Death toll of 18,960 in Venezuela so far this year
This year threatens to end at more than 19,000 deaths, well over last year
Killings skyrocketed, even though no statistical cut-off has been made yet. Based on the numbers managed at the Scientific, Criminal and Forensic Investigation Agency (Cicpc), through Monday, December 17, murders nationwide totaled 18,960. This means that every two hours five Venezuelans were slain, that is, 66 in every 100,000 inhabitants.
Last year ended at 18,850 murders. Therefore, while this year has not ended yet, it overtakes the number of 2011, at least by 110. This is true, regardless of the 21st security plan implemented by the Venezuelan government. "All Life in Venezuela" Mission entered into force last June as an umbrella plan to finish insecurity off.
Based on the breakdown made by the officers, firearms were used in 80% of recorded cases. In the remaining 20%, sharp edged weapons and others were used. Disclosed numbers do not include the cases of "inquest into cause of death."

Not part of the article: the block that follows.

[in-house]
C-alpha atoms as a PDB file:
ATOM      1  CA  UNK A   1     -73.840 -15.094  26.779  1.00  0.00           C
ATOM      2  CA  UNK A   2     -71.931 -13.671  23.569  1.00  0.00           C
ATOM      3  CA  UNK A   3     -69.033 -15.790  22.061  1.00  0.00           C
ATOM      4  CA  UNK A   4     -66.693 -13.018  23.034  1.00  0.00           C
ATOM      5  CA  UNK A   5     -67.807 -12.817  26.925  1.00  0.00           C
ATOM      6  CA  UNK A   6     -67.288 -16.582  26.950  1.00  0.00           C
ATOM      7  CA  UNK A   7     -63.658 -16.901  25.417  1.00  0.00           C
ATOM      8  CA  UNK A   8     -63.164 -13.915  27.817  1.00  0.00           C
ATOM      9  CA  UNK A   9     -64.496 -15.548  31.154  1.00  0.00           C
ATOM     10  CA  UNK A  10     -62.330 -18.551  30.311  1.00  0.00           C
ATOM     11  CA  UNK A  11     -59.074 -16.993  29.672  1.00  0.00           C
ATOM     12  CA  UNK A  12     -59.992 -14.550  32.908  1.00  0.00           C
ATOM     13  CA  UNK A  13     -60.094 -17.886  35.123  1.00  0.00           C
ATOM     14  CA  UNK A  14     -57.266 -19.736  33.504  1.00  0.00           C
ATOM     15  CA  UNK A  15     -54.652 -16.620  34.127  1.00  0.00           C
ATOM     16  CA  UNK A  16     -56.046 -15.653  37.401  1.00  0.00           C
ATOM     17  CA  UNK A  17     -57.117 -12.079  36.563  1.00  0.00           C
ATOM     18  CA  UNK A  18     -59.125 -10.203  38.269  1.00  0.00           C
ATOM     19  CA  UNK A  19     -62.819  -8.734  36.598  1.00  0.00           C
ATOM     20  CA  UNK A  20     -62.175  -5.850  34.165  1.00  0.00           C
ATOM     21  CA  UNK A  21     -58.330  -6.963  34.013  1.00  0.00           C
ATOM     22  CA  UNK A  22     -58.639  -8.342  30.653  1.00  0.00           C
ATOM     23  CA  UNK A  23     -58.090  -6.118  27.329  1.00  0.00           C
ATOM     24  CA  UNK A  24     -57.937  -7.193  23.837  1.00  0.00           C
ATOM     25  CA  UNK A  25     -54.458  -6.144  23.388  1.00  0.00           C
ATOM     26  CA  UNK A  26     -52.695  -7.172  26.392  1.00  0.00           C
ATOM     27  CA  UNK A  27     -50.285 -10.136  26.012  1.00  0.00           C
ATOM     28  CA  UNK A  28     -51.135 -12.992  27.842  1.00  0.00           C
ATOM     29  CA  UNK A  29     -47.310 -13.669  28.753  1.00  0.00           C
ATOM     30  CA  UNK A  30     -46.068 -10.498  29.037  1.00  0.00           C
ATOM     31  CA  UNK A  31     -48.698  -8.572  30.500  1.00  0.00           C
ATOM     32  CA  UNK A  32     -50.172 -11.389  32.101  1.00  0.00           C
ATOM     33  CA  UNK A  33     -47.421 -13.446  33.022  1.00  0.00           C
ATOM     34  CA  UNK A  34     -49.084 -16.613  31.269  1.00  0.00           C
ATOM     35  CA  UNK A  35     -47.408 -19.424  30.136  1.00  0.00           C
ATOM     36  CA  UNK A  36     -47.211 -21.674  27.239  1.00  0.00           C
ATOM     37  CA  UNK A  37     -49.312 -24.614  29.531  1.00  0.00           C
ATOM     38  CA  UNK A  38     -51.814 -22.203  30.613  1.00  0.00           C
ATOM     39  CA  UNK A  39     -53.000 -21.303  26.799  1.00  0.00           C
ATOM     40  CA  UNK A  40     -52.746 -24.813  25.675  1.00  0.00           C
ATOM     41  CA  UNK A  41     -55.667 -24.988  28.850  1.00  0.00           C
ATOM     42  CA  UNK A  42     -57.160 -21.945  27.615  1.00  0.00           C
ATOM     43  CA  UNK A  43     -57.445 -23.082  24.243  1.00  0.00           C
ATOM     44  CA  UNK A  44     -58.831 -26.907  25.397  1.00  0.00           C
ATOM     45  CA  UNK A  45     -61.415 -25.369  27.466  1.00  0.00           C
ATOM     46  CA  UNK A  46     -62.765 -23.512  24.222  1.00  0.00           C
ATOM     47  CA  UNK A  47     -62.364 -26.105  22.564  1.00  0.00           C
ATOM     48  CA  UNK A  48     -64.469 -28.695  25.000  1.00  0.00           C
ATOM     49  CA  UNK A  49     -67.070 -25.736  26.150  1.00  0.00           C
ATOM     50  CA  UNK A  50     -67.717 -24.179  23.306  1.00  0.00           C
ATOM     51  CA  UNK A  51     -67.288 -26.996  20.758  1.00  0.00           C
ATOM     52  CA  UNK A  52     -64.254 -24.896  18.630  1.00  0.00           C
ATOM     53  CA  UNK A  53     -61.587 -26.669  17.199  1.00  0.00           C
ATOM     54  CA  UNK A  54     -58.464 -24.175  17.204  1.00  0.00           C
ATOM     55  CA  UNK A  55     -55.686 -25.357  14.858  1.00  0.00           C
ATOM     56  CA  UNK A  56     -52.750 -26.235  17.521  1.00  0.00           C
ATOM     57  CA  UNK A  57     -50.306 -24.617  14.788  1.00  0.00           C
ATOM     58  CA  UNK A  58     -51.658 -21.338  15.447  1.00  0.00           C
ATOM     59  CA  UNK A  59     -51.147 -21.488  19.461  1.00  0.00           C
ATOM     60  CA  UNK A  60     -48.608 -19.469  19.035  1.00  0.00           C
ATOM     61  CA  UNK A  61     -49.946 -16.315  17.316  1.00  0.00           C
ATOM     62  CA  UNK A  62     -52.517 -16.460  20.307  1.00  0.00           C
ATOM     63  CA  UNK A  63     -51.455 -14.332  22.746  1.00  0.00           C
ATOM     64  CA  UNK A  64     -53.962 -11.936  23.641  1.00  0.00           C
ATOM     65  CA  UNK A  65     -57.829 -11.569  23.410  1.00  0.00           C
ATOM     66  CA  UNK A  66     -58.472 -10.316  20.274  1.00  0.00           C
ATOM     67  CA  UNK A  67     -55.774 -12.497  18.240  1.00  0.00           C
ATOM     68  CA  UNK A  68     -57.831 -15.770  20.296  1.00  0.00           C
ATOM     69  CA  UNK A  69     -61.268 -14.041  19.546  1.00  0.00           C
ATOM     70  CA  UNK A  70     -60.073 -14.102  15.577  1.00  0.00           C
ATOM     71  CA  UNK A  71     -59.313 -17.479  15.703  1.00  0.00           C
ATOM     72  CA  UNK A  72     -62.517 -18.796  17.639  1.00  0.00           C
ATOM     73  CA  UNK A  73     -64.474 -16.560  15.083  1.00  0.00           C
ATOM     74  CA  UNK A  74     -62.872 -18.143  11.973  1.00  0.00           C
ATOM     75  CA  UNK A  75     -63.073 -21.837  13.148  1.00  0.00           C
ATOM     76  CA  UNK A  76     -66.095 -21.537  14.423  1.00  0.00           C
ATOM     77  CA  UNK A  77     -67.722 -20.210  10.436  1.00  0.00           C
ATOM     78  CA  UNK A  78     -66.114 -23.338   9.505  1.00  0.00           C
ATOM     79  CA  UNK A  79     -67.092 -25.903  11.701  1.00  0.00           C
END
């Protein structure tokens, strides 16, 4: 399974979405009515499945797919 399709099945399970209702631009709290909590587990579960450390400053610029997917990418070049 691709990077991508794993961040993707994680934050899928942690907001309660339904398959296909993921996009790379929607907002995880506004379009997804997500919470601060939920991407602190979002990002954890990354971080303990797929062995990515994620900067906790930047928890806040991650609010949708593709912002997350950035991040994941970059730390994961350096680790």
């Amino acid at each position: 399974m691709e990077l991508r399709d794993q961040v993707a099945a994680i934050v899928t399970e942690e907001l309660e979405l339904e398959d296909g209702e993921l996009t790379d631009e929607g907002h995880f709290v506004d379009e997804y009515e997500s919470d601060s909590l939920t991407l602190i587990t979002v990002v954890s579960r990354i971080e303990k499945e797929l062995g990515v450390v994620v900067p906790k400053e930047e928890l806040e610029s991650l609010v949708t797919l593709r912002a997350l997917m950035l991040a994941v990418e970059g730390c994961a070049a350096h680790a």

Nevertheless, people who died for resisting arrest are indeed included in the statistics produced by the sources.
In 2009, according to Cicpc, 16,094 people were killed. In 2010, former Minister of the Interior and Justice Tareck El Aissami noted, there were 14,500 killings. The available numbers this year were provided by the senior officer in his annual report. This meant a 10% decline compared with 2009. Anyhow, in 2011, a 30% rebound was recorded.
If all that was not enough, NGO Observatorio Venezolano de la Violencia (Venezuelan Violence Watch, OVV) reckons that 2012 will end at 21,692 people dead as a result of crime, for a nationwide rate of 73 deaths in every 100, inhabitants.
Translated by Conchita Delgado Rivas
At first she agreed that I use her real name, that she had no problems with that at all. After all, living with HIV had driven her to help others – as a workshop facilitator giving talks and conducting seminars, or as a volunteer for local AIDS Service Organizations like Acción Solidaria (Solidary Action) and Mujeres Unidas por la Salud (Women United for Health, or Musa), a support group network for HIV-positive women. But when we were well into the interview, the realization that she might lose her private health insurance coverage made her change her mind.